For the past five years, Hayley Kincain and her father, Andy, have been on the road, trying to outrun the memories that haunt them both. They moved back to Andy's hometown to try a "normal" life, but the horrors he saw in the war threaten to destroy their lives. Hayley watches, helpless, as her father turns to drugs and alcohol to silence his demons. How do you keep your father alive when death is stalking him? What are you supposed to do when your parent stops acting like an adult? And what happens if a sweet guy who can make you laugh barges his way into your world and for the first time, you find yourself thinking about the future?- Book flapHayley, a high school senior, is trying school for the first time in over five years. She is behind her classmates in math but way ahead of them in Social Studies. She doesn't want to play the school game which involves going along with teachers even if she knows they are wrong, or attending classes that seem irrelevant. Every moment at school she is distracted worrying about her father and what he might be doing or not doing. She makes a few friends including Finn, a handsome young man who seems almost too good to be real, but Hayley has a hard time being a normal teen when things at home are in such chaos.
Review: I really appreciated Anderson's handling of the seriousness of untreated PTSD and how it affects all members of a family. I wanted to throttle her father half the time for what he was putting Hayley through but then it was obvious that he was mentally ill and not in full control of his actions and emotions. Hayley seemed so mature and responsible some moments and so immature and impulsive the next. I think that is very realistic. Kids who grow up in homes plagued by mental illness are asked to shoulder such burdens it is hard to imagine how difficult their lives must be at times. Finn, as a counterpoint to Hayley, was also dealing with dysfunction in his family and his approaches to the problems were much more healthy. He was an excellent role model for Hayley if only she could have stopped worrying about her father long enough to take a look.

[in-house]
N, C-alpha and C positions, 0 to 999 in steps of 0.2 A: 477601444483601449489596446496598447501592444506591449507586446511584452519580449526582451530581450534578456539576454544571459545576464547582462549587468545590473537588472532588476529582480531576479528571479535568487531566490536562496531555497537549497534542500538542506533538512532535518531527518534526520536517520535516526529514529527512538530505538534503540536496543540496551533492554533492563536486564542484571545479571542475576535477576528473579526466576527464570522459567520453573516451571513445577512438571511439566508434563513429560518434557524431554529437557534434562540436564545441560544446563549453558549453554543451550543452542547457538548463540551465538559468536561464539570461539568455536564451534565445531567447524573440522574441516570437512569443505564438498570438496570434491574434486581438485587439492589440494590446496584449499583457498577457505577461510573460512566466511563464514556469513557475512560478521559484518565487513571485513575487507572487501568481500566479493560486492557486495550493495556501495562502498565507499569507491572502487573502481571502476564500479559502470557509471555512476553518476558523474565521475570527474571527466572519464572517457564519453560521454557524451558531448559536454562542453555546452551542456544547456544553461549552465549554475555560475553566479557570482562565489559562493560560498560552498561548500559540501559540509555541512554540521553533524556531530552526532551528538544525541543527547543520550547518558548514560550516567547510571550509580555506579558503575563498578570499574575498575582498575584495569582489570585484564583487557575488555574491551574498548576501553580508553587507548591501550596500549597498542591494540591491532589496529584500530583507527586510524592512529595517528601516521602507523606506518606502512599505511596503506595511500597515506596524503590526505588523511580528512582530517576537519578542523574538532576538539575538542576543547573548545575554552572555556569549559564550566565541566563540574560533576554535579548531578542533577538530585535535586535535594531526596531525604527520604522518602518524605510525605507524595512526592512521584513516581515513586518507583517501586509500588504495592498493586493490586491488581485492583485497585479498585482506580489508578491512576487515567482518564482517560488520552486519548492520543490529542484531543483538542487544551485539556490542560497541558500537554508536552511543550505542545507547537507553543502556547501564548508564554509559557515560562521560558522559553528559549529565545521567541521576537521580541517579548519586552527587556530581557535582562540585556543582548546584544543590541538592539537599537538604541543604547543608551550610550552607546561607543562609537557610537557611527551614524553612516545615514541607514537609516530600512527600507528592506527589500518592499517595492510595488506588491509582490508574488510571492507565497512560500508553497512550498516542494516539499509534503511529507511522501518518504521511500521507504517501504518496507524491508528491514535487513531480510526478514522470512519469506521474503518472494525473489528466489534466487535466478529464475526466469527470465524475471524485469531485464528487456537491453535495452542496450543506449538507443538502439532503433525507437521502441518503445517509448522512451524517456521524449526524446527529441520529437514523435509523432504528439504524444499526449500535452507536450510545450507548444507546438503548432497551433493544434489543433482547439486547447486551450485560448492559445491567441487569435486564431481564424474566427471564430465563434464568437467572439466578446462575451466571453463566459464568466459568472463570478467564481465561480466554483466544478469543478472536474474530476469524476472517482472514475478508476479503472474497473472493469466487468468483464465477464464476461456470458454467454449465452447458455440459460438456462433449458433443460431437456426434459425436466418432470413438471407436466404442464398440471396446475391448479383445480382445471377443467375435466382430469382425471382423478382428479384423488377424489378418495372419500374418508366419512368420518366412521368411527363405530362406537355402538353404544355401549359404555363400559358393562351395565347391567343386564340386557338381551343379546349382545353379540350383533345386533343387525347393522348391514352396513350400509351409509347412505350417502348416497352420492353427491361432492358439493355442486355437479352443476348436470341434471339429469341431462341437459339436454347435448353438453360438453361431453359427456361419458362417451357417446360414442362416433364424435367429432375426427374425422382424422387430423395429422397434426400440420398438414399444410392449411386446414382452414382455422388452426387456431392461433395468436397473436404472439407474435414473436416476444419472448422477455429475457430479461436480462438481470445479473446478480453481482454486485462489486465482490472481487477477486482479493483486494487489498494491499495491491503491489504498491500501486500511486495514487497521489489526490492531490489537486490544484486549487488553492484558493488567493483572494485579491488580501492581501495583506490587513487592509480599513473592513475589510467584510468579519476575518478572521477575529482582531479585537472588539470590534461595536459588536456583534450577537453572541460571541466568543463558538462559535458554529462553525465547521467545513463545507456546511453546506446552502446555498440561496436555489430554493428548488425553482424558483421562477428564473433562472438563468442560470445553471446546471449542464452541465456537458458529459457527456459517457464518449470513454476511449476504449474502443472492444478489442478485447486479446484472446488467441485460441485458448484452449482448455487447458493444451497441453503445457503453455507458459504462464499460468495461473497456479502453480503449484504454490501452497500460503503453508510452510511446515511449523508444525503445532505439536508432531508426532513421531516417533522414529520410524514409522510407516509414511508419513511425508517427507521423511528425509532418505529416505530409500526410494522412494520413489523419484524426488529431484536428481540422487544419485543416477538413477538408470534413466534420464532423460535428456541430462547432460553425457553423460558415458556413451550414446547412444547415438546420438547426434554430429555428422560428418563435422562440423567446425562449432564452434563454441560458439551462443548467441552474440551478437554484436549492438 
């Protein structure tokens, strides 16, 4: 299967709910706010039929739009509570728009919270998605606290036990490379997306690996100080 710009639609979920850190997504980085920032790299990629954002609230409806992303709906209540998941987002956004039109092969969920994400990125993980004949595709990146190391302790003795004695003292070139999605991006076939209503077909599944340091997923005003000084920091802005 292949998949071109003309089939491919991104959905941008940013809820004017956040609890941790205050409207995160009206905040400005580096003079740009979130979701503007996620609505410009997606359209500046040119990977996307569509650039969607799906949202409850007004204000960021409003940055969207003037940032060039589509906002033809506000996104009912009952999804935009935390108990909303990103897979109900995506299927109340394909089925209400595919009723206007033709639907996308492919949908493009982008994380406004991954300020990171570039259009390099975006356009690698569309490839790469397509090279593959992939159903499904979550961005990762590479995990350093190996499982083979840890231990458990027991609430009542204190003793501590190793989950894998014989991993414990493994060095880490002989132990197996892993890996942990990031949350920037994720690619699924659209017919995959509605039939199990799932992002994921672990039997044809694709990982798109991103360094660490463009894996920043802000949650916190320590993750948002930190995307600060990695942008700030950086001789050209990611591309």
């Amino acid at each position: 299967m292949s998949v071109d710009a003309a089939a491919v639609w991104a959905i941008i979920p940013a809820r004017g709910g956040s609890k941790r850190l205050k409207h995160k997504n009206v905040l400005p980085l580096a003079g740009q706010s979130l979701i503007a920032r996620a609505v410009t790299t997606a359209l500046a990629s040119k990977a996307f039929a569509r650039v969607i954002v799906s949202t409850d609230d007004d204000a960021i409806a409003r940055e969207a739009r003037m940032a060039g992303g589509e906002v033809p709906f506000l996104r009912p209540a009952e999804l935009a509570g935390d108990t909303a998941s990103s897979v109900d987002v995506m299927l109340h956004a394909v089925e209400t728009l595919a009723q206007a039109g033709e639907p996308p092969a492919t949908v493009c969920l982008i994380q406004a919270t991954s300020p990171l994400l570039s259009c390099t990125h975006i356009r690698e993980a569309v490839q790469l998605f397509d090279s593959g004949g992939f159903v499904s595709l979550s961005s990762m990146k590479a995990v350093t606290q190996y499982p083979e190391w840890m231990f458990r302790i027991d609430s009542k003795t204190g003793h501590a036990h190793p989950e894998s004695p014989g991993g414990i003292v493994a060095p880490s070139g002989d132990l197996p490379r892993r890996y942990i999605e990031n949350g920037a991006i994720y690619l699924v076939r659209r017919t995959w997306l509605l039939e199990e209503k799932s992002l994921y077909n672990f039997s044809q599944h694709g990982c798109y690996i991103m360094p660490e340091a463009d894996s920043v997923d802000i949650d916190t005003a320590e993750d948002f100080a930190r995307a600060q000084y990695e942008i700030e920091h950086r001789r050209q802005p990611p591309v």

As usual when I read YA literature I find myself getting really frustrated by the adults in the book that should know how to help and do the right thing, but don't. There were plenty of adults who could have come alongside Hayley at critical junctures but they missed chances to make a differences when it counted. The seriousness of the book was not offset by many/any light-hearted moments or humor. This was one very serious book from beginning to end.
I listened to the audiobook version of The Impossible Knife of Memory read by Julia Whelan and Luke Daniels. Daniels handled the few chapters where we see into Andy's flashback memories. Whelan read the rest of the book doing really well on the female parts but not so good on male voices. By the time I reached disc 6 of 8, I decided that I needed to read the book faster than the audiobook allowed so I picked up the book from my school library and finished the book myself.
Because of the seriousness of topic of The Impossible Knife of Memory the book will have limited appeal to the casual teen reader but will resonate with students who are grappling with similar topics at home or don't mind digging in deep with an emotional topic.
The Impossible Knife of Memory
by Laurie Halse Anderson
Brilliance Audio, 2014.
Checked out from the public library.